Sunday, July 24, 2011

Hanging a Child: "Militants" Touching the Hearts and Minds of Afghanistan

This is - sad, putting it mildly. I'm a father with four surviving children: and grieve with the Afghan police officer.
"Militants hang 8-year-old boy in southern Afghanistan"
David Ariosto, CNN (July 24, 2011)

"An 8 year-old boy was hanged by militants in Afghanistan's Helmand province after the boy's father -- a police officer in the southern city of Gereshk -- refused to comply with militants' demands to provide them with a police vehicle, officials said.

"Afghan President Hamid Karzai condemned the hanging, saying 'this action is not permitted in any culture or any religions,' according to a statement Sunday, which provided details of the incident...."
I suppose I'm nitpicking - but President Karzai's statement that "this action is not permitted in any culture or any religions" may not be quite true. Between honor killings, and beheaded a man because he wore trousers, it's hard to shake the impression that at least some subcultures in the Islamic world have - interesting? - laws and customs.

Still, assuming that President Karzai meant 'cultures similar to those of post-18th-century Europe and America,' I think he's fairly accurate. Not that cross-burnings are completely unknown, even now.

Points I've made before:
  • Some folks in the Islamic world were yanked from a culture that hadn't changed for millennia into the Information Age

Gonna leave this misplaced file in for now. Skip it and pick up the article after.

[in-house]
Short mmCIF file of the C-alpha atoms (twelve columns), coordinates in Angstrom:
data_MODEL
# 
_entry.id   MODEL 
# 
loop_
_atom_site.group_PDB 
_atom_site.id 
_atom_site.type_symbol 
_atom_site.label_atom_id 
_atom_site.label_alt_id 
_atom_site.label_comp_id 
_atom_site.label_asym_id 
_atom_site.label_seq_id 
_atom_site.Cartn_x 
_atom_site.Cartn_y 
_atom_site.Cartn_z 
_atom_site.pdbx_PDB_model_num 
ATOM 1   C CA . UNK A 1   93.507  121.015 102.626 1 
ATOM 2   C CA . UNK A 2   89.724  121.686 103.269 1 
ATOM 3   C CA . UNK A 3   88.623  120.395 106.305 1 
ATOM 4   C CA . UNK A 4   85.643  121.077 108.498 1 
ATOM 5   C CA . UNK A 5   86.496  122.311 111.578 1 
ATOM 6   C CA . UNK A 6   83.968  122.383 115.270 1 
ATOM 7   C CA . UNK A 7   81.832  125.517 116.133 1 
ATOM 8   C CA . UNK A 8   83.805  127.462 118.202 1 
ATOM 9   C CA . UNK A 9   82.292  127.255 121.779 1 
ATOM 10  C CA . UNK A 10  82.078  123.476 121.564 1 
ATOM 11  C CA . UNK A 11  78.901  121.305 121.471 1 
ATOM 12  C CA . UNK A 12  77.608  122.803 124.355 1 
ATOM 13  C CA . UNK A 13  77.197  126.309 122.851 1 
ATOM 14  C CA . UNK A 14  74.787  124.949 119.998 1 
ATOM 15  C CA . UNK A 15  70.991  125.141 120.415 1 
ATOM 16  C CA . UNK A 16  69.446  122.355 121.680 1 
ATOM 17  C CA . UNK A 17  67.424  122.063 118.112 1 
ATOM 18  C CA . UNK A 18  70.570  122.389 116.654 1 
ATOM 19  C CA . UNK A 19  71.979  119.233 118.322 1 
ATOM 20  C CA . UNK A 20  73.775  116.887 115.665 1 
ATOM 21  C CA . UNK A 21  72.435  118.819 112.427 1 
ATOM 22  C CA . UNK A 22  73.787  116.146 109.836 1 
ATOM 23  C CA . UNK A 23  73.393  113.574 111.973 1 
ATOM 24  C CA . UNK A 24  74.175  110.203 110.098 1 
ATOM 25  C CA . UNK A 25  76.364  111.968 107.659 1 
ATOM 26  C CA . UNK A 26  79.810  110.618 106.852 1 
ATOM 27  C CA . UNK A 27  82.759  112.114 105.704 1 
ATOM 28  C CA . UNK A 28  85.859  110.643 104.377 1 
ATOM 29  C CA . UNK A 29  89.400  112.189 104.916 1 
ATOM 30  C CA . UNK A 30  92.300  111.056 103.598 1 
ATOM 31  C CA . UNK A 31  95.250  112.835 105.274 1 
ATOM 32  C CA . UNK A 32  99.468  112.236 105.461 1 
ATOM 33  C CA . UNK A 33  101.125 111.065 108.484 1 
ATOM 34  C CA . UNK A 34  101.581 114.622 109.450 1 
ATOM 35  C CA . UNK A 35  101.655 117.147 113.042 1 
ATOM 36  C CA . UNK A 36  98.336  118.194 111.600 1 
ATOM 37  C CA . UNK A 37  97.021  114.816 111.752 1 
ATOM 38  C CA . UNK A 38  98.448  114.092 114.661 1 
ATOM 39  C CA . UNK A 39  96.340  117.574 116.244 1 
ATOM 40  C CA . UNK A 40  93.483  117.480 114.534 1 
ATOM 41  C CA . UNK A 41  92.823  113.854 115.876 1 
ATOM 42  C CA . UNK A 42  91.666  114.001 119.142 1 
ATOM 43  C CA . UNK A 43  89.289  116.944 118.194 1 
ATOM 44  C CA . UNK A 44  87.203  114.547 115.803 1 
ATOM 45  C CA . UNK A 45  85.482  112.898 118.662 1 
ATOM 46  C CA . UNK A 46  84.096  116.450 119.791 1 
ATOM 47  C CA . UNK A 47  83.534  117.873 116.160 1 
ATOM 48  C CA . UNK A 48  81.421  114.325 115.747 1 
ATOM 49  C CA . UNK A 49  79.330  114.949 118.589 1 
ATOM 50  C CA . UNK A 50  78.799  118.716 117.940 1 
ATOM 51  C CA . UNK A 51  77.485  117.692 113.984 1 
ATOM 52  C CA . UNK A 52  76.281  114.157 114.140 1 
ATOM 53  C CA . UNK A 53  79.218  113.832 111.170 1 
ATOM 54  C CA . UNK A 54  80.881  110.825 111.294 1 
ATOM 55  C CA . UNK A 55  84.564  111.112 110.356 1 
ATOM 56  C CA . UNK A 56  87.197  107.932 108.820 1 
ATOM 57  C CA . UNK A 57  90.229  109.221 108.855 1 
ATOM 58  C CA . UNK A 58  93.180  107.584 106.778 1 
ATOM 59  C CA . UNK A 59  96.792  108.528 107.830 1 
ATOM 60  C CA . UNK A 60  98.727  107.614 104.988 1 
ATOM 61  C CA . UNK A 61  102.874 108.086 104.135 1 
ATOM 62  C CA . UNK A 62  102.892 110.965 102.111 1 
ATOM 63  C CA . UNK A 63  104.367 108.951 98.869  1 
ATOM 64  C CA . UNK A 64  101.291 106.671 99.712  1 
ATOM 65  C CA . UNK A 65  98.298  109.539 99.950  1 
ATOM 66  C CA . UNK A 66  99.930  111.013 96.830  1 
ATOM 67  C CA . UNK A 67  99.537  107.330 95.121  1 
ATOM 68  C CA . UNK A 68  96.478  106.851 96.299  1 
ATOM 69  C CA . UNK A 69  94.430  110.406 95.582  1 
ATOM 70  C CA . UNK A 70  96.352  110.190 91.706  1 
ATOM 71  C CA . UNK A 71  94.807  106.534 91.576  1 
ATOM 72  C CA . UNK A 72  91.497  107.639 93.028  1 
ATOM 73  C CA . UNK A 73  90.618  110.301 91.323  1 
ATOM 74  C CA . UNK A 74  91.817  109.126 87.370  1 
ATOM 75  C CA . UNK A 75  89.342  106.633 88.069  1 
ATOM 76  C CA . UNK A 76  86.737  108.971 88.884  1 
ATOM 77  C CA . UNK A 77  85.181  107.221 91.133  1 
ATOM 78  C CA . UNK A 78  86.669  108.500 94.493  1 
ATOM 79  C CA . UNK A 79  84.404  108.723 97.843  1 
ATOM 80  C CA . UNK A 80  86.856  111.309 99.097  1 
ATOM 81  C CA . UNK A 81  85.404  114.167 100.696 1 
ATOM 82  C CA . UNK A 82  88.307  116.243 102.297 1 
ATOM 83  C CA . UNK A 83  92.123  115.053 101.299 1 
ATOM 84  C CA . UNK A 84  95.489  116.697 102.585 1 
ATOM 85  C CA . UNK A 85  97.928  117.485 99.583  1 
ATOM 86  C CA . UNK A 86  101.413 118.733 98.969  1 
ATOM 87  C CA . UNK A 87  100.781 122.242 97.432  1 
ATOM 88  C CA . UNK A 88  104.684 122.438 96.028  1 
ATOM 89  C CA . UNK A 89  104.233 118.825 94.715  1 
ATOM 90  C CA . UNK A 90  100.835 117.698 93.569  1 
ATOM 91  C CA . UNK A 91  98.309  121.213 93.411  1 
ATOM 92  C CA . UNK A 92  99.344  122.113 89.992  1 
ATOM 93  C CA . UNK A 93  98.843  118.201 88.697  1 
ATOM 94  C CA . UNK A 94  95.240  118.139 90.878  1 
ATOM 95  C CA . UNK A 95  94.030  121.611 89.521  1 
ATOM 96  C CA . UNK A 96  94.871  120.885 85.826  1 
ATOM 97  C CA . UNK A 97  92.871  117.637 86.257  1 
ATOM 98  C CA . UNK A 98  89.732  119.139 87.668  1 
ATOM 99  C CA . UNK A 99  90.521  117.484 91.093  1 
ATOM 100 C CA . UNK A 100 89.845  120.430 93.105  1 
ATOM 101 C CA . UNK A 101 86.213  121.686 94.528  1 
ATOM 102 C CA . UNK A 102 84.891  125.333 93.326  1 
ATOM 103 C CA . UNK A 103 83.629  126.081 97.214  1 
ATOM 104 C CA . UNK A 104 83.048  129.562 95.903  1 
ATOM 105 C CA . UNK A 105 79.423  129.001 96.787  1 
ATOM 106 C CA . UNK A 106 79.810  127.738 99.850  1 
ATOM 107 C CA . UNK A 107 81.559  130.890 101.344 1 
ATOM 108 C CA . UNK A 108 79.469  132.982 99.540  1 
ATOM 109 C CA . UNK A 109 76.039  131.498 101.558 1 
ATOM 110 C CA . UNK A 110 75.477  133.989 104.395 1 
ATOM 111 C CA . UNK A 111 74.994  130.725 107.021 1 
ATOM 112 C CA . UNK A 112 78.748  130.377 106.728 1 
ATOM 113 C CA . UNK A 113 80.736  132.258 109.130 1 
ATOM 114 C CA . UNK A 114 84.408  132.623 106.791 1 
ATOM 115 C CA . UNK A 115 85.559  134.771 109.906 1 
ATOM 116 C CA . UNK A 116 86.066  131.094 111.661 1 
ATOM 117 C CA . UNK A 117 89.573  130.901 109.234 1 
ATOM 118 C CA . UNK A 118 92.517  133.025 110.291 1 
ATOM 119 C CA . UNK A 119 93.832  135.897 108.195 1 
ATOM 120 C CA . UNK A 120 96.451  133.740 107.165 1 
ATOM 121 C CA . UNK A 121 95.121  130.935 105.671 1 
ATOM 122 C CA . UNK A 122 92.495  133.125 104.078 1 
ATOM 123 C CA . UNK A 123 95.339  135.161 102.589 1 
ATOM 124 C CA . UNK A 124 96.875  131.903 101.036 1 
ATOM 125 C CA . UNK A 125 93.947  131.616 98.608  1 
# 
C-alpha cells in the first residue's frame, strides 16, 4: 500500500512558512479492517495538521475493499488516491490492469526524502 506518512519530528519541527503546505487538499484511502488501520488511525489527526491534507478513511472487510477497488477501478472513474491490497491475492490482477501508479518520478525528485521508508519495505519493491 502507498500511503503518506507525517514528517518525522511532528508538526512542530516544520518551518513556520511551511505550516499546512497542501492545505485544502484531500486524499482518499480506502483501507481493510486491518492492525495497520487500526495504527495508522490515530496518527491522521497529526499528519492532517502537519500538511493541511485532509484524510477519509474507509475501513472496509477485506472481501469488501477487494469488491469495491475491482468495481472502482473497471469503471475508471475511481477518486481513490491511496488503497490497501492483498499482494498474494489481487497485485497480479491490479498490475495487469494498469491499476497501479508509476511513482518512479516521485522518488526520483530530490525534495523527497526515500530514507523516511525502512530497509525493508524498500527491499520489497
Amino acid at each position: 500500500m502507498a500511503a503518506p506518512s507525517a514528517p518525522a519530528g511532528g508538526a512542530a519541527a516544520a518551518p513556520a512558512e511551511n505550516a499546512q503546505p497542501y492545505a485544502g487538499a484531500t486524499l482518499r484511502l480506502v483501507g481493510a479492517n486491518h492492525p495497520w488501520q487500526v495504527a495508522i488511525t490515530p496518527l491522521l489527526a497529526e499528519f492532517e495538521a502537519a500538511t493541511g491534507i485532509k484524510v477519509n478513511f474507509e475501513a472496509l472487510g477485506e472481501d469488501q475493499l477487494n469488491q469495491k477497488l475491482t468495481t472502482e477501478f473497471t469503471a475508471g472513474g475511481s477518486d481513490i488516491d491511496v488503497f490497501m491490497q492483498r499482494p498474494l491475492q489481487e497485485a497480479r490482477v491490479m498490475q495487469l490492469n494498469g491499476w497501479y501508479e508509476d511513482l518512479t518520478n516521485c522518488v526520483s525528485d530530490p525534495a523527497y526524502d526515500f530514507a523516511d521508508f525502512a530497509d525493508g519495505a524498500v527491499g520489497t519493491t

• In one or two generations
    • No wonder some of them went a bit nuts
  • The "Islamic world" isn't a big, monolithic block of nearly-identical cultures
    • Examples:
      • Saudi Arabia
      • Sudan
      • Indonesia
I think Information Age technology and social structures have forced some Muslims to take a hard look at what they actually believe - and want to believe.

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Note! Although I believe that these websites and blogs are useful resources for understanding the War on Terror, I do not necessarily agree with their opinions. 1 1 Given a recent misunderstanding of the phrase "useful resources," a clarification: I do not limit my reading to resources which support my views, or even to those which appear to be accurate. Reading opinions contrary to what I believed has been very useful at times: sometimes verifying my previous assumptions, sometimes encouraging me to change them.

Even resources which, in my opinion, are simply inaccurate are sometimes useful: these can give valuable insights into why some people or groups believe what they do.

In short, It is my opinion that some of the resources in this blogroll are neither accurate, nor unbiased. I do, however, believe that they are useful in understanding the War on Terror, the many versions of Islam, terrorism, and related topics.